‘Fake malaria drugs kill 150,000 children yearly’
A recent report published in the American Journal of Tropical Medicine and Hygiene has alerted to a global pandemic of fake drugs killing children worldwide.
According to the report, falsified malaria drugs are responsible for the death of over 150,000 children yearly and 10 per cent of all medicines sold in developing countries, worth over $200 billion, are substandard.
The new research noted that the death of children is a cause for misery and one of the gravest perils comes in the form of falsified and substandard drugs for treating malaria, pneumonia and other diseases.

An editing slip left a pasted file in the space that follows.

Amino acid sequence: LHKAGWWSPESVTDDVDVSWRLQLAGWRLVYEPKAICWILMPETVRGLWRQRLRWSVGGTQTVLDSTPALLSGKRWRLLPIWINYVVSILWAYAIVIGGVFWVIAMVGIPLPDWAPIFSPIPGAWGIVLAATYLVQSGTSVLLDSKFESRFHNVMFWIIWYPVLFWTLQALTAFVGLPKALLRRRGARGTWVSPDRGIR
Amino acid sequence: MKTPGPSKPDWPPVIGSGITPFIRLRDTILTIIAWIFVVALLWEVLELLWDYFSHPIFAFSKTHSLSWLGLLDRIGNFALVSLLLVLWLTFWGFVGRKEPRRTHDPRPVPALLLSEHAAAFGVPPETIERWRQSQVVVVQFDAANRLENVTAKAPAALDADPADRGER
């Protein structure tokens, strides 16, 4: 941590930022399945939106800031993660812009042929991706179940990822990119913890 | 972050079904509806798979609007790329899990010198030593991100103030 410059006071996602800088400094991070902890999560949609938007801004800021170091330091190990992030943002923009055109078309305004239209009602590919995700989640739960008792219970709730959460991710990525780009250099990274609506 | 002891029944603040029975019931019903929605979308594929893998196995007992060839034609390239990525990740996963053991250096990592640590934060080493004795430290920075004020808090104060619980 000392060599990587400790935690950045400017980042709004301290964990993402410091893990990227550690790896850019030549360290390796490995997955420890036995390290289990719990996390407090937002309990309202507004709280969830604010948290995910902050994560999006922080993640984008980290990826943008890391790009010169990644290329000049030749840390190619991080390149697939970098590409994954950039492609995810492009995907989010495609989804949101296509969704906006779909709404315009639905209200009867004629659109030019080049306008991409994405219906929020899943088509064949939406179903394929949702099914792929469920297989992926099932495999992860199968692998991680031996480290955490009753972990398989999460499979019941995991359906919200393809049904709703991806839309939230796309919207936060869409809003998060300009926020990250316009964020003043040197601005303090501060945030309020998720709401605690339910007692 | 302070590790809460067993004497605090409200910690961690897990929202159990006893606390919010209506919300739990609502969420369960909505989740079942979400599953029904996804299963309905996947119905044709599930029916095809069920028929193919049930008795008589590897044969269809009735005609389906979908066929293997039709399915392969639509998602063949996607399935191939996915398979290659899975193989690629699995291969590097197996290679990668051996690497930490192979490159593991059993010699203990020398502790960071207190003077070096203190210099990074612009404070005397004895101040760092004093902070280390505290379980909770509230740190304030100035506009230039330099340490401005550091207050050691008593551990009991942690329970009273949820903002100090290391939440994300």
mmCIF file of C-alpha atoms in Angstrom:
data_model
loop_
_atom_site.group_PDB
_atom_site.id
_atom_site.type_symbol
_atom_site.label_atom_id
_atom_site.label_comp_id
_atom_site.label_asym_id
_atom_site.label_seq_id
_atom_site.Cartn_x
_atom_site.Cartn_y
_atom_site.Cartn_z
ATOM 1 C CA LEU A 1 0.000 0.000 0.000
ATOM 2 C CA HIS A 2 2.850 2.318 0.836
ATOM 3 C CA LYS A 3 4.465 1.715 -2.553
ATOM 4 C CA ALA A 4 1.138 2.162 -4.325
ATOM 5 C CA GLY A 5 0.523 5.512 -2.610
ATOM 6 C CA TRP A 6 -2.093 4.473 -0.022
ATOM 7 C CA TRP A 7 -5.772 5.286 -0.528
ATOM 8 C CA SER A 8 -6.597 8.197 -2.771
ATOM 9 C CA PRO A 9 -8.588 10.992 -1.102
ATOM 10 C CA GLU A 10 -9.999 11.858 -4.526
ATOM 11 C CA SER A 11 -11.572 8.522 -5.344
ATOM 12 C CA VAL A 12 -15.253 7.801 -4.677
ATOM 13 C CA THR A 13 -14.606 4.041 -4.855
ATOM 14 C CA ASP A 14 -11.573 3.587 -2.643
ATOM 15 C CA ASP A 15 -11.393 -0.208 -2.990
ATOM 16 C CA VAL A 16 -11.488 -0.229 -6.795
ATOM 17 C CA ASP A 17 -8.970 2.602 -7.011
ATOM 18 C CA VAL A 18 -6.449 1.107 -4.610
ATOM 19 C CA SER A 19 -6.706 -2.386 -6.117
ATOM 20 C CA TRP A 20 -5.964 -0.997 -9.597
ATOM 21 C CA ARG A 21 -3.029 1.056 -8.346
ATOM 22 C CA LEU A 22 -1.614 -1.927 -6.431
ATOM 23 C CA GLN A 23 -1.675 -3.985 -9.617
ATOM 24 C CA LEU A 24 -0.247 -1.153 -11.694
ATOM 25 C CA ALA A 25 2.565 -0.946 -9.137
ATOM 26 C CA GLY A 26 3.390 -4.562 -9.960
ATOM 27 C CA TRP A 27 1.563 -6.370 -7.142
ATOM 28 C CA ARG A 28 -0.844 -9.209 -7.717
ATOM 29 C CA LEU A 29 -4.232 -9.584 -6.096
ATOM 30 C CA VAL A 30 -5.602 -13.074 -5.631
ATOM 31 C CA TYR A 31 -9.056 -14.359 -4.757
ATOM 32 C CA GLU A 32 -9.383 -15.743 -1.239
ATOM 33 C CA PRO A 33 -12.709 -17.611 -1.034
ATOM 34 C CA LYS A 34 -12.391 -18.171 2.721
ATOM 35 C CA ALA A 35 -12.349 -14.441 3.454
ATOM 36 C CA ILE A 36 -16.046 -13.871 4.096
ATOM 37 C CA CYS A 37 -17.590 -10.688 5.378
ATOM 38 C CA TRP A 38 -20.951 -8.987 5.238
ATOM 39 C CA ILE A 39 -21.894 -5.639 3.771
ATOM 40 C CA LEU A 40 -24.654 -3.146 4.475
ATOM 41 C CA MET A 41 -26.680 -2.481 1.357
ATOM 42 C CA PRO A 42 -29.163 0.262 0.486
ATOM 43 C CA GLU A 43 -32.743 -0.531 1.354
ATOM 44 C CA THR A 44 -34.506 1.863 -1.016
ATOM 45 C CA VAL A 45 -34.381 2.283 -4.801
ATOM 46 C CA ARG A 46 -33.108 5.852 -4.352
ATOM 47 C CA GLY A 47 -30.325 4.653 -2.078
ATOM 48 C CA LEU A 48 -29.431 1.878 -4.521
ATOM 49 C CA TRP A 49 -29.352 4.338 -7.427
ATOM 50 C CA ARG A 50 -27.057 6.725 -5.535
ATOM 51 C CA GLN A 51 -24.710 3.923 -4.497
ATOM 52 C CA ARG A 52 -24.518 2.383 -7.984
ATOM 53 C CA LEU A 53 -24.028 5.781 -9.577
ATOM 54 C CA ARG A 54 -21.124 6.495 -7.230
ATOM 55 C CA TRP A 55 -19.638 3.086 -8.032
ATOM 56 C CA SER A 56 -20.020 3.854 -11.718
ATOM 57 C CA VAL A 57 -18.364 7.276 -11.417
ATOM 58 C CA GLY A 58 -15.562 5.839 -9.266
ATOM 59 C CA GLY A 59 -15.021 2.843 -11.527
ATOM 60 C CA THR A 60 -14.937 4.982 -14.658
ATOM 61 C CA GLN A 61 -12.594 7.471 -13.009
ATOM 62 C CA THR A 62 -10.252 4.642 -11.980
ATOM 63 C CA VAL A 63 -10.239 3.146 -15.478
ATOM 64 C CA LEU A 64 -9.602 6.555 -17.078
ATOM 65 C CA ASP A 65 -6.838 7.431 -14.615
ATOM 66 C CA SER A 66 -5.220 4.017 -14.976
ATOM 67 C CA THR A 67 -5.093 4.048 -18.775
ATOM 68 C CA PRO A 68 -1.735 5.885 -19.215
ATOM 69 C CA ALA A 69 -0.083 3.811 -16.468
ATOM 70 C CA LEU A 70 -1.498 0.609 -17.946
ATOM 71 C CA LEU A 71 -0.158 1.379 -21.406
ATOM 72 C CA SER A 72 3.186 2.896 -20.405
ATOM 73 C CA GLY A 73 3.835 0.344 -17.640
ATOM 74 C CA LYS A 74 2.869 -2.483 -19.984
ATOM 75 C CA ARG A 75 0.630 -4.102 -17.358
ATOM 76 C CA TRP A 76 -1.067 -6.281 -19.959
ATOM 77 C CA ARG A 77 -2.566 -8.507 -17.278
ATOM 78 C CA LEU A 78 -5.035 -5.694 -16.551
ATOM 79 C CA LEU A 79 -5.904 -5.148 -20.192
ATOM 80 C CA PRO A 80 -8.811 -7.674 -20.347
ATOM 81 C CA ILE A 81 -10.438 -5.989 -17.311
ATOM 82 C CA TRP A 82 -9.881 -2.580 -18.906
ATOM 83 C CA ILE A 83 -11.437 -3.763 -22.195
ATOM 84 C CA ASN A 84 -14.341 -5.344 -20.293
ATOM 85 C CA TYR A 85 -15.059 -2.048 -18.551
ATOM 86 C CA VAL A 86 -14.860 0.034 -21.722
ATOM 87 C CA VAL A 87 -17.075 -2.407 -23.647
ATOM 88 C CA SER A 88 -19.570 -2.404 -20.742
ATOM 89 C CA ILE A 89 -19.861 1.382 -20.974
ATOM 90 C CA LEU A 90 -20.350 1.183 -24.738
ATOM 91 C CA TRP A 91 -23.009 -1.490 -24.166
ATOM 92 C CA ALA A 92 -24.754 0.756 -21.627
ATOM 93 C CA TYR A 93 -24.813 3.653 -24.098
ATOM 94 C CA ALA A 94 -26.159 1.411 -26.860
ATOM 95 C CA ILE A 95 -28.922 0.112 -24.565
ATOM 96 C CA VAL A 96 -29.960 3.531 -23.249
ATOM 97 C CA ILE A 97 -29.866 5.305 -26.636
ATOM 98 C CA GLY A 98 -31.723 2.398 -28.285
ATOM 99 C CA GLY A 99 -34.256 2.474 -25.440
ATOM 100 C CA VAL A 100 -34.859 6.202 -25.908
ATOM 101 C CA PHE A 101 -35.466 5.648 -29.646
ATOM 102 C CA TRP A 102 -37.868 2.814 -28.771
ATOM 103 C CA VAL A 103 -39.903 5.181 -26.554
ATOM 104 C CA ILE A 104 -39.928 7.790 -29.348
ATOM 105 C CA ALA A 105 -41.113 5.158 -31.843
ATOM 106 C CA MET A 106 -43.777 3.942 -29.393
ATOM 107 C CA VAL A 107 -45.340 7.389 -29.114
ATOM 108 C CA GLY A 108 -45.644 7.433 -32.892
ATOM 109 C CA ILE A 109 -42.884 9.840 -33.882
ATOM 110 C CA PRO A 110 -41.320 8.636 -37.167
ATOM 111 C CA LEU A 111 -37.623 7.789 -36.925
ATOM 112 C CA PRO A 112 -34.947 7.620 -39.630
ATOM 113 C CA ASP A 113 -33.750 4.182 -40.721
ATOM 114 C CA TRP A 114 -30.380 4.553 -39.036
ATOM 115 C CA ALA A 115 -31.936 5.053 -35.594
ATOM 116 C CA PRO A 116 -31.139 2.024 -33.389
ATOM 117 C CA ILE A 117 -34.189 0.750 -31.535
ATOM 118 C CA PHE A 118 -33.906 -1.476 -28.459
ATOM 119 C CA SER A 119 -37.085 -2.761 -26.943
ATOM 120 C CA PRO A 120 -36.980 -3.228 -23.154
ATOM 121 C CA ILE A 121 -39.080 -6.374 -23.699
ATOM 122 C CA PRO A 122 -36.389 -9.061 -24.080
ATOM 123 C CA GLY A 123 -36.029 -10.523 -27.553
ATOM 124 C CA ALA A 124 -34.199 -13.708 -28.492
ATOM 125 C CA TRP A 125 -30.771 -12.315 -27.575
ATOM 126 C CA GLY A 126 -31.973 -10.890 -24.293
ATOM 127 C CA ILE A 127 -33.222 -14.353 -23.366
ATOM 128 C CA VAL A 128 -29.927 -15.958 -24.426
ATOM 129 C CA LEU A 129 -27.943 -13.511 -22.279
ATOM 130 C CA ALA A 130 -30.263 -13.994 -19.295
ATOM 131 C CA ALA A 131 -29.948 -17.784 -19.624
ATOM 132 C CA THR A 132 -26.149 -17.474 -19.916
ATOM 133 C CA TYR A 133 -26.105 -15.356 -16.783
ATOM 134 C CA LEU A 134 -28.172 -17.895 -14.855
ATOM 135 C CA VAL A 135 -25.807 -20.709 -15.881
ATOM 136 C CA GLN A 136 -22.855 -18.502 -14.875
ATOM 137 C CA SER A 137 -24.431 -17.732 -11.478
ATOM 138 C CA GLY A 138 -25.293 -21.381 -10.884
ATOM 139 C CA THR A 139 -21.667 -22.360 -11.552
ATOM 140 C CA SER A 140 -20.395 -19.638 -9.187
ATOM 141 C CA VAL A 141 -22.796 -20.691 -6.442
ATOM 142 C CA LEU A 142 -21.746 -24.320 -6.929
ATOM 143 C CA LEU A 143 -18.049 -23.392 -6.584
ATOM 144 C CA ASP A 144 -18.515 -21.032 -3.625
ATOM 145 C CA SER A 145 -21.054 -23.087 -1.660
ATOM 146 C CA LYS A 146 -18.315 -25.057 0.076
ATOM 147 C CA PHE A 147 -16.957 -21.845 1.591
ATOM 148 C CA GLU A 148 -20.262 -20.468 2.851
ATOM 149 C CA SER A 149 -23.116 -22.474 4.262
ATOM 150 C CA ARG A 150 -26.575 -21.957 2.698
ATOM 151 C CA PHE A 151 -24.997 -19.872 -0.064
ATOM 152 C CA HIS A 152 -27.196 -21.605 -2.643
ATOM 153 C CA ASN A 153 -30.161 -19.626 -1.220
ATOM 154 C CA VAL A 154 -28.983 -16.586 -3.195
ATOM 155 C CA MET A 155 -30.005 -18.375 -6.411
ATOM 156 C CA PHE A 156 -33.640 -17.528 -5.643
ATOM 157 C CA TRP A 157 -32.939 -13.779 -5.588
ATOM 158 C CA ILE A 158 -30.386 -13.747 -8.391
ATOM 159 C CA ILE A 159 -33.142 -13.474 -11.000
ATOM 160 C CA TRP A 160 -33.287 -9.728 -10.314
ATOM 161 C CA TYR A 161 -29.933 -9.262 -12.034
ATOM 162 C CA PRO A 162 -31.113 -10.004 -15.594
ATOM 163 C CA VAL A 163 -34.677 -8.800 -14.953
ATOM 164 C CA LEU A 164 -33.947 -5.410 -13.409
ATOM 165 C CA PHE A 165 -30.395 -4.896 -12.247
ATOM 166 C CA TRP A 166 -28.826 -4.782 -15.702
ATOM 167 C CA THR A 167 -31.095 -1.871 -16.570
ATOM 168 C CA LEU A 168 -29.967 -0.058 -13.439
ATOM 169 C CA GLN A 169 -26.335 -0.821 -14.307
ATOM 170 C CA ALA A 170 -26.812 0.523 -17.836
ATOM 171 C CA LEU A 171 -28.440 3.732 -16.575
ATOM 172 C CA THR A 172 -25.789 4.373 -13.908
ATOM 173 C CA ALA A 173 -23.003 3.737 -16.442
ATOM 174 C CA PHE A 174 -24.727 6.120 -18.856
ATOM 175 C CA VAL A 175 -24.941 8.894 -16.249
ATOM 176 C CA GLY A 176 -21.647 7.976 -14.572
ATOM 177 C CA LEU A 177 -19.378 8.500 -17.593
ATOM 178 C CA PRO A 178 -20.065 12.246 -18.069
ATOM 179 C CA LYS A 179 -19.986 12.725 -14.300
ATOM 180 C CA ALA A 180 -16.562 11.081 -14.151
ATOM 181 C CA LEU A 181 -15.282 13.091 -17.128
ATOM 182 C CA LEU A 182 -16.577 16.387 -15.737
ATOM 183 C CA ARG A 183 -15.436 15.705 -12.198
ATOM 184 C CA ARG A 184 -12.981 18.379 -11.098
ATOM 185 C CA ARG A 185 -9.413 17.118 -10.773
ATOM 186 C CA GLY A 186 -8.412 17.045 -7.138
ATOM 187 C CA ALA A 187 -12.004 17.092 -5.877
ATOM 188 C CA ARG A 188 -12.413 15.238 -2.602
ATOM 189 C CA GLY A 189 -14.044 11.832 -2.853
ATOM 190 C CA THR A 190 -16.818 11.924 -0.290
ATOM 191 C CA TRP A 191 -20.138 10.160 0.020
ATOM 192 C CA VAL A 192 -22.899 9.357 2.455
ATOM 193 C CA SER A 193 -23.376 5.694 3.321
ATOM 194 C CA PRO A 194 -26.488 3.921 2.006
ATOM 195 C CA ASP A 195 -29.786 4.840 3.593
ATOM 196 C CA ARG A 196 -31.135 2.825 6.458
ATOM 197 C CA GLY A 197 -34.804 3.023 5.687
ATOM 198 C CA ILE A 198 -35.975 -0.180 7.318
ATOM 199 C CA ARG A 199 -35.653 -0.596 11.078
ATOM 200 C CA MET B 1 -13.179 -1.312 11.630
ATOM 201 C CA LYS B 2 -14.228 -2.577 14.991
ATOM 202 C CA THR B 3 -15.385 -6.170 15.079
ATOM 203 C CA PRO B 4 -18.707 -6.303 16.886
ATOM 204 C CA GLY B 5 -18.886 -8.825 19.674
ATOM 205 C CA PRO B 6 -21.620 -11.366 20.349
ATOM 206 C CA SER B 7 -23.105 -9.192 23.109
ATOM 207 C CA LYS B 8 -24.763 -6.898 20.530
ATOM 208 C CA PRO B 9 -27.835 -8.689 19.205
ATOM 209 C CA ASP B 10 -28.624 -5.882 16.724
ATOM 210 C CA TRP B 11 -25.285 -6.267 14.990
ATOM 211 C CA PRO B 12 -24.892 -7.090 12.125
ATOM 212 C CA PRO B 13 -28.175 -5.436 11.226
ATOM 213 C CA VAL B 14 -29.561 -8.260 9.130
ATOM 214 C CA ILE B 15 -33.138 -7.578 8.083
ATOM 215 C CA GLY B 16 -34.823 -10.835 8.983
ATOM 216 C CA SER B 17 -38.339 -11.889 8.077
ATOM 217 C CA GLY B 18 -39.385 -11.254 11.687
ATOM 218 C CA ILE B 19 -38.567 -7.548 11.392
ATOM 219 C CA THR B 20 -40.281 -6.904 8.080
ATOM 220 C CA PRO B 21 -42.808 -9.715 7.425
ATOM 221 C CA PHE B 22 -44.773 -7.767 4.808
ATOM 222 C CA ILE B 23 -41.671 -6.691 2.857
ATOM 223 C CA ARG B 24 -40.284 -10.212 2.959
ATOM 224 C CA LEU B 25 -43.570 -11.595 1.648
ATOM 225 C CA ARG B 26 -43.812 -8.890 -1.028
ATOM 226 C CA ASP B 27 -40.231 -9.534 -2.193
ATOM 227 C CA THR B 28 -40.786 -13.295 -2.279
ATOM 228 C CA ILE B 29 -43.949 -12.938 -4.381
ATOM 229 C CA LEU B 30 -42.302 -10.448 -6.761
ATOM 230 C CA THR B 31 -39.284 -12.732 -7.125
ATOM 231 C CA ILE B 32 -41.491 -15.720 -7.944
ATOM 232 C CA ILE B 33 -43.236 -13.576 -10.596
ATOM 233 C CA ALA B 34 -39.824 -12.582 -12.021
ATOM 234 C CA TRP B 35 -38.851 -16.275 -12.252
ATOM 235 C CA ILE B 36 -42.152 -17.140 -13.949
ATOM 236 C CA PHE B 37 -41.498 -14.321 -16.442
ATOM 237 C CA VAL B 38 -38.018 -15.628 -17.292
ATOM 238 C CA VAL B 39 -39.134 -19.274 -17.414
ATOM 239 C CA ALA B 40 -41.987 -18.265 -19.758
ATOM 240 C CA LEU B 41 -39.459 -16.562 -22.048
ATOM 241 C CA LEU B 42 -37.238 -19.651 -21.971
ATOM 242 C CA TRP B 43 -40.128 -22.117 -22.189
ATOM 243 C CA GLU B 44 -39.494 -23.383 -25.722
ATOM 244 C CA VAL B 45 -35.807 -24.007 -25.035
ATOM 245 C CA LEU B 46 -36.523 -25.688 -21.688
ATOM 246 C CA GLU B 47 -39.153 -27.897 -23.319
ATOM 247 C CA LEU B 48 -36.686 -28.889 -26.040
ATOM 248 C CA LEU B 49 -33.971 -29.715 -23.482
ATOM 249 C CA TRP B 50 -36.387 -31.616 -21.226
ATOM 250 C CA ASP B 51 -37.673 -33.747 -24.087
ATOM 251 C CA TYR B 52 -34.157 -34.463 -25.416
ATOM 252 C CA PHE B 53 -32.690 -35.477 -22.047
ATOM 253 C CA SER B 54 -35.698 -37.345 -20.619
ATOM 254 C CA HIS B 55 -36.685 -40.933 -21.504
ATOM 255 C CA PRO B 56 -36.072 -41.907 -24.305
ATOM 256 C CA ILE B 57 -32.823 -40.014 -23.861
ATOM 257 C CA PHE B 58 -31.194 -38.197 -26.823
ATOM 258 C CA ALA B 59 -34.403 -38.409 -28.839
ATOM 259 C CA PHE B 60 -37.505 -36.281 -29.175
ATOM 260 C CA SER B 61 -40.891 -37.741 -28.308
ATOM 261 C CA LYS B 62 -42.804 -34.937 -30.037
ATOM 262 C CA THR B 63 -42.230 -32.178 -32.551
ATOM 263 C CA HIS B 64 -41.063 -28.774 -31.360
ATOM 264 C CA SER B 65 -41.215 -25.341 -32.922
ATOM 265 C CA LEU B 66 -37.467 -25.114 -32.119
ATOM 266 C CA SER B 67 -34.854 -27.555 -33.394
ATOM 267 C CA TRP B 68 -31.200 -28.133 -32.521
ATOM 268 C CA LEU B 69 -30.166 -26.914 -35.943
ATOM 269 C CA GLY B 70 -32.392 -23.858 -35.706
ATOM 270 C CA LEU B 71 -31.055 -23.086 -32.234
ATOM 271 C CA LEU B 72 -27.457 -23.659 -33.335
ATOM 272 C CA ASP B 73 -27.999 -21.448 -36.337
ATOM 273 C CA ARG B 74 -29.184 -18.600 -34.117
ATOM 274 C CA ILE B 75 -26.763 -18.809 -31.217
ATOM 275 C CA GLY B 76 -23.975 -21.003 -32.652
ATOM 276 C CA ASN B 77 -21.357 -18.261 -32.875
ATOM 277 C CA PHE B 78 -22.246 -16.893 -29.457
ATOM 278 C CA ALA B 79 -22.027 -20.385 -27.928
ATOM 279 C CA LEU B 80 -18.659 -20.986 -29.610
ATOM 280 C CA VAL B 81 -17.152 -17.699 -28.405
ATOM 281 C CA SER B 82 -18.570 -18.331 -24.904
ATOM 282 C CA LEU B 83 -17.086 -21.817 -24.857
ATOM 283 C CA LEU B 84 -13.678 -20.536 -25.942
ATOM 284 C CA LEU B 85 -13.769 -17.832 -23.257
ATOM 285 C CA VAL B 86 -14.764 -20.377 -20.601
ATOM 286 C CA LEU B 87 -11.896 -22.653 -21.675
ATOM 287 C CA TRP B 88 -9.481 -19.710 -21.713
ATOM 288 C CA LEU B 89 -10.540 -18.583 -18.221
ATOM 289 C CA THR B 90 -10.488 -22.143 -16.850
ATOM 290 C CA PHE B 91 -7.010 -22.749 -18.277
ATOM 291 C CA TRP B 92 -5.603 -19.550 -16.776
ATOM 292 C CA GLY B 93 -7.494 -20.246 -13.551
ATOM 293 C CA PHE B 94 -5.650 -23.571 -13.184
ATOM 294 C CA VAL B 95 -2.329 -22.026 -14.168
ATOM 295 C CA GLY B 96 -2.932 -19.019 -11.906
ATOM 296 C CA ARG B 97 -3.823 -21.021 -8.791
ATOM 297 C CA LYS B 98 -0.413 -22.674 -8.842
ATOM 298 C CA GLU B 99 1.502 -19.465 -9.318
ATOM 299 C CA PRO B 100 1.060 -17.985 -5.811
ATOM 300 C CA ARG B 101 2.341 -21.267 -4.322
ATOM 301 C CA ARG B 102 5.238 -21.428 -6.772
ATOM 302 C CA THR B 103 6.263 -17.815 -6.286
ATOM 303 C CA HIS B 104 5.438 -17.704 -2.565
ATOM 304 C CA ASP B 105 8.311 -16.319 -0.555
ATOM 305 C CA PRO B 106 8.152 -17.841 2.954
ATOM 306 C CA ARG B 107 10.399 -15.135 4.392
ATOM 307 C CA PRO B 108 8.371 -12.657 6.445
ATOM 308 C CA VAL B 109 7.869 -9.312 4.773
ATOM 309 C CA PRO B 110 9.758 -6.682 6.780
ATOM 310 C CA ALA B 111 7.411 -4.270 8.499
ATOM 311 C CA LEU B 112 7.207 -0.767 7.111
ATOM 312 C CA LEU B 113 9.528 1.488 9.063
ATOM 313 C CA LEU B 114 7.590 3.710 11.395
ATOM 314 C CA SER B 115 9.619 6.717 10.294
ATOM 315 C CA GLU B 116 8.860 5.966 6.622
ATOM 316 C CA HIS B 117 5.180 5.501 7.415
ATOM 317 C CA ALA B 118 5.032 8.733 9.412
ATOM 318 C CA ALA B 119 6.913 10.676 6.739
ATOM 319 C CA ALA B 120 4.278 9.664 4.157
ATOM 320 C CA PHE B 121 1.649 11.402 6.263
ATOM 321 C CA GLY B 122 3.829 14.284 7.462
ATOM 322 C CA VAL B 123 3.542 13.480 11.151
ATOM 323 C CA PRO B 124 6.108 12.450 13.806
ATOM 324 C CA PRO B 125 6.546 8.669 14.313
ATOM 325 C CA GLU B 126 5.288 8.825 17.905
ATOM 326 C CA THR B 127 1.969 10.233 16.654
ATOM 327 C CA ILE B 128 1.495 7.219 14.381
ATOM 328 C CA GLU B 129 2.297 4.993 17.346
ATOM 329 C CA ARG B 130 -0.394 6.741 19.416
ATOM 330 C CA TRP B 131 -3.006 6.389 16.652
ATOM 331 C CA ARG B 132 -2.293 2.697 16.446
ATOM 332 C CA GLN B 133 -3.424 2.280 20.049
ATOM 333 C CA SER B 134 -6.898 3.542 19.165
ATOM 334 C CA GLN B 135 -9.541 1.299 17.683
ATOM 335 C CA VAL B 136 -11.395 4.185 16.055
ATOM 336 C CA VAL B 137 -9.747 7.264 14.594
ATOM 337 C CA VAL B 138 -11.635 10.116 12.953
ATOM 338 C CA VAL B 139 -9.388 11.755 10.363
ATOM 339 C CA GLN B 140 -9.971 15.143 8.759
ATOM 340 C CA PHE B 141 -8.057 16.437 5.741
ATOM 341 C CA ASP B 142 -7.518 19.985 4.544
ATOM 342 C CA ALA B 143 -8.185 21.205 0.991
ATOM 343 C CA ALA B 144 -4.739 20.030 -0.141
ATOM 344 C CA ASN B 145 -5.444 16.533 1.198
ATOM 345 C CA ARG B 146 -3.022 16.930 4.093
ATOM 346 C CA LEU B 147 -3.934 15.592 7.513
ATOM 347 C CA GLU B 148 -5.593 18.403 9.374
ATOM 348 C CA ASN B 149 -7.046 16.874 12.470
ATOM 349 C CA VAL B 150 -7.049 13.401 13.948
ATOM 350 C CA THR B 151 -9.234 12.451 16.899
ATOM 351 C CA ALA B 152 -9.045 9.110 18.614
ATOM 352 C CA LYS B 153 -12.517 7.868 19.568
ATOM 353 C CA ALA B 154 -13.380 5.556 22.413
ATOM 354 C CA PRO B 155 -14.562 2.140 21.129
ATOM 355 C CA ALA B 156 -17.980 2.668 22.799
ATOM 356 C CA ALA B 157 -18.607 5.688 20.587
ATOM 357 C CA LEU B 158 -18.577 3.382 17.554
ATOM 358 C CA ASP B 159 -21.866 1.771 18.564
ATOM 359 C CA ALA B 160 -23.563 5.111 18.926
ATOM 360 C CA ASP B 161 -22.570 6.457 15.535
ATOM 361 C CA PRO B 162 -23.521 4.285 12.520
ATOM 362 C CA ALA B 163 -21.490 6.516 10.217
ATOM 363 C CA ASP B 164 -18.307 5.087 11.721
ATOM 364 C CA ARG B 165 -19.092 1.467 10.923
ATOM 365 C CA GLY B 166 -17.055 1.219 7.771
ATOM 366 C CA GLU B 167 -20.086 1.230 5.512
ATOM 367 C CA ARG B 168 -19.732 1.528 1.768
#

It also noted that hundreds of thousands of children each year are dying due to a surge of poor-quality or outright fake medicines, especially anti-malarial, antibiotics and anti-hypertensive drugs.
The World Health Organisation (WHO) has defined three types of falsified and substandard medical products. “Falsified medical products” deliberately misrepresent their identity, composition or source.
“Substandard medical products” are regulated drugs that somehow fail to meet quality standards or specifications — for example, they have less than needed amount of active pharmaceutical ingredients.
“Unregistered or unlicensed medical products” are untested and unapproved drugs.